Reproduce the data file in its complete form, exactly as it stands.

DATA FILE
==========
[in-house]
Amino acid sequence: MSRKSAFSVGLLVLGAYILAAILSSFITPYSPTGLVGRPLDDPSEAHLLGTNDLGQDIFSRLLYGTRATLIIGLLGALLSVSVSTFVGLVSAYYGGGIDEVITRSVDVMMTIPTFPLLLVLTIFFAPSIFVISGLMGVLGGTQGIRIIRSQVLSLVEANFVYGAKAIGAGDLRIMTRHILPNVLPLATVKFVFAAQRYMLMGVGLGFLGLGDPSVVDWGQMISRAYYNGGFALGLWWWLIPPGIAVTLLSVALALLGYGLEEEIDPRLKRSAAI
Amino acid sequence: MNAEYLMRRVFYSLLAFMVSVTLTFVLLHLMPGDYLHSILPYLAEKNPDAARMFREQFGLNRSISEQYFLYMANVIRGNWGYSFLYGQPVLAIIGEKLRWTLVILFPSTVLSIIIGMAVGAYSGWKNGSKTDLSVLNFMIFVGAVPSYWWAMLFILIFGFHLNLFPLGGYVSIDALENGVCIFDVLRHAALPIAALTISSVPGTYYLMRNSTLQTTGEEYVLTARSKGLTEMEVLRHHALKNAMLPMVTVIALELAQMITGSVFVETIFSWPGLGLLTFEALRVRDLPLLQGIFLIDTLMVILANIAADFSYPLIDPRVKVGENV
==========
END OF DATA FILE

[in-house]
Amino acid sequence: MSRKSAFSVGLLVLGAYILAAILSSFITPYSPTGLVGRPLDDPSEAHLLGTNDLGQDIFSRLLYGTRATLIIGLLGALLSVSVSTFVGLVSAYYGGGIDEVITRSVDVMMTIPTFPLLLVLTIFFAPSIFVISGLMGVLGGTQGIRIIRSQVLSLVEANFVYGAKAIGAGDLRIMTRHILPNVLPLATVKFVFAAQRYMLMGVGLGFLGLGDPSVVDWGQMISRAYYNGGFALGLWWWLIPPGIAVTLLSVALALLGYGLEEEIDPRLKRSAAI
Amino acid sequence: MNAEYLMRRVFYSLLAFMVSVTLTFVLLHLMPGDYLHSILPYLAEKNPDAARMFREQFGLNRSISEQYFLYMANVIRGNWGYSFLYGQPVLAIIGEKLRWTLVILFPSTVLSIIIGMAVGAYSGWKNGSKTDLSVLNFMIFVGAVPSYWWAMLFILIFGFHLNLFPLGGYVSIDALENGVCIFDVLRHAALPIAALTISSVPGTYYLMRNSTLQTTGEEYVLTARSKGLTEMEVLRHHALKNAMLPMVTVIALELAQMITGSVFVETIFSWPGLGLLTFEALRVRDLPLLQGIFLIDTLMVILANIAADFSYPLIDPRVKVGENV